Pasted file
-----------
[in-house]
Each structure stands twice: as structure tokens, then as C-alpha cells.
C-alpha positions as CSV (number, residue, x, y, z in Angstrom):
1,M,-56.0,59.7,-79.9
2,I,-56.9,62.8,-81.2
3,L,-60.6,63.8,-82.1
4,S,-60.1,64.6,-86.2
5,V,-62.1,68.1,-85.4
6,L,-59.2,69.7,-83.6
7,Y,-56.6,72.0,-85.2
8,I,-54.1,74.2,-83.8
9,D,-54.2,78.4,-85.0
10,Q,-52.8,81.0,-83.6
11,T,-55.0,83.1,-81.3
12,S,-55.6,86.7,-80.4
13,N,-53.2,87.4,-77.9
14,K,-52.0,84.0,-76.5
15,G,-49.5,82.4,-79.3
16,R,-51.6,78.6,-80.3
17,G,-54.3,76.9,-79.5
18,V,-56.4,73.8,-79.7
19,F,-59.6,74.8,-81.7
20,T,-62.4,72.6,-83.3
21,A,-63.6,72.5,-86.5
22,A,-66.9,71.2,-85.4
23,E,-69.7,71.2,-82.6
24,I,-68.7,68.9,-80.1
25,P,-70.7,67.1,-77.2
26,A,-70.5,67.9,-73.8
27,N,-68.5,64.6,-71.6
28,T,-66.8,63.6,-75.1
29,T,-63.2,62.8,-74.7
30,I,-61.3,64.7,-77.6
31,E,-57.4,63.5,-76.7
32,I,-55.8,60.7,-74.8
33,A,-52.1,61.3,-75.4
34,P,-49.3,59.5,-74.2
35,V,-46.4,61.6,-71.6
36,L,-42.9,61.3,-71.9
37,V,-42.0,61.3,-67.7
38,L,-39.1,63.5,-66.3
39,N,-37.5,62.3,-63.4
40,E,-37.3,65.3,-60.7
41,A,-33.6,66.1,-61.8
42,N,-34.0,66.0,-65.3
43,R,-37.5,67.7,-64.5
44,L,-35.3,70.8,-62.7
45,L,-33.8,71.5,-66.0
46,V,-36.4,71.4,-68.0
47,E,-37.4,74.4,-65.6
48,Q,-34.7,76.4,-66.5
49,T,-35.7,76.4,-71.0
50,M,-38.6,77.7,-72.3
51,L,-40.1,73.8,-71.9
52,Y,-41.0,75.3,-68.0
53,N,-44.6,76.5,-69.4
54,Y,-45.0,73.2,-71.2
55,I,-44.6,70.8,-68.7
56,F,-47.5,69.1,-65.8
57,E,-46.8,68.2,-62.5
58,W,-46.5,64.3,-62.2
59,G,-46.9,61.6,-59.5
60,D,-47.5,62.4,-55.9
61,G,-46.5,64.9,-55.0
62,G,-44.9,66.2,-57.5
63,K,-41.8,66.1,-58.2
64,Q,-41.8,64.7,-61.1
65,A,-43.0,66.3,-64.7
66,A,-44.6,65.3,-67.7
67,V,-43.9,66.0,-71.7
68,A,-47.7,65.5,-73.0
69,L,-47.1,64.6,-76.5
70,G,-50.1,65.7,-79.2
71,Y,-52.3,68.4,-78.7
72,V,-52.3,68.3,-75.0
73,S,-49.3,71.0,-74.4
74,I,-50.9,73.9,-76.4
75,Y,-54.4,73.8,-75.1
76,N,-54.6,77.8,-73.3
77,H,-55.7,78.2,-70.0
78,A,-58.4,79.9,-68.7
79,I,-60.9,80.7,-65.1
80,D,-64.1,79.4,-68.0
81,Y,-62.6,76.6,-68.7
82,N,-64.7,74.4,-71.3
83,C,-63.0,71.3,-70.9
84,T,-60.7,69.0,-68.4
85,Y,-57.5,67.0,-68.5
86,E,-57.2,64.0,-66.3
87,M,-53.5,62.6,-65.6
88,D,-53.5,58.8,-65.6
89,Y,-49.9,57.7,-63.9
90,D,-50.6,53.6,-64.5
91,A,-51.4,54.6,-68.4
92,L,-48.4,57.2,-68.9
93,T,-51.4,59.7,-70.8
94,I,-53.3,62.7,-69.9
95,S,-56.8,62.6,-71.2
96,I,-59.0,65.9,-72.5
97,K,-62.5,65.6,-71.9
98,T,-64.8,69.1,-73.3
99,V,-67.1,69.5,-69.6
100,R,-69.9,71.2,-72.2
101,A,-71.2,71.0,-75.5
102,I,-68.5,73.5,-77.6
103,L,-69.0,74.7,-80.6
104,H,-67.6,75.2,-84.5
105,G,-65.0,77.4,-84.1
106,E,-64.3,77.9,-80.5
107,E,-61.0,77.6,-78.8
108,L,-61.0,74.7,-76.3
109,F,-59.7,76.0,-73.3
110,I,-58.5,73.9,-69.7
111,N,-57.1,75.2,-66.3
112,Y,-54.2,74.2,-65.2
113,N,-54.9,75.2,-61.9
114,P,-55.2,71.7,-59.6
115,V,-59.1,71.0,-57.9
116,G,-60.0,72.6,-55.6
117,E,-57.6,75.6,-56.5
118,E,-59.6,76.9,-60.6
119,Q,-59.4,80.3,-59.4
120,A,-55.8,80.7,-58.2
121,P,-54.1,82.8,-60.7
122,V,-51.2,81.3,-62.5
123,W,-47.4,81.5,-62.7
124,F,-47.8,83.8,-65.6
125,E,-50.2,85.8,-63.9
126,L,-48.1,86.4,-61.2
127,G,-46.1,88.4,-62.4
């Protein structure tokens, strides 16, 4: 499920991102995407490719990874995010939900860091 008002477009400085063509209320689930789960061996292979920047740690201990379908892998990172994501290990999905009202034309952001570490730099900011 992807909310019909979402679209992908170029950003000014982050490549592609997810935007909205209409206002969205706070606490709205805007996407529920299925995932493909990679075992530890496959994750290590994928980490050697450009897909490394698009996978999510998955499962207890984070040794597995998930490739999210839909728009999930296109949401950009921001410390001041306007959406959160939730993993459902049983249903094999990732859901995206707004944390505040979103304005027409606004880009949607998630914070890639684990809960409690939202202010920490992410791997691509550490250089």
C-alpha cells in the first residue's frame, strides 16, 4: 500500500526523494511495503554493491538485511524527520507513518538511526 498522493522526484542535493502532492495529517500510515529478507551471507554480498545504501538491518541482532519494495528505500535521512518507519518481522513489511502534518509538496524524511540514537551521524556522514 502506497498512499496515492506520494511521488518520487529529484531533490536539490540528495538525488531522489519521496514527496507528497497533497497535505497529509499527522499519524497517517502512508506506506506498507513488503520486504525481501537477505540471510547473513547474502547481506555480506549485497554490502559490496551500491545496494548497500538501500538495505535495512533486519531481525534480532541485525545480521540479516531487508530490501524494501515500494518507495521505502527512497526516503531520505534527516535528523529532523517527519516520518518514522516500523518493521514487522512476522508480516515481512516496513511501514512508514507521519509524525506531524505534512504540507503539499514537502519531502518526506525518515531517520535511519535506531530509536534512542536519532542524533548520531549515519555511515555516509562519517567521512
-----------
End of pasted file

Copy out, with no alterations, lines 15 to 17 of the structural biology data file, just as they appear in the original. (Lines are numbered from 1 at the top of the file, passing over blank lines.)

12,S,-55.6,86.7,-80.4
13,N,-53.2,87.4,-77.9
14,K,-52.0,84.0,-76.5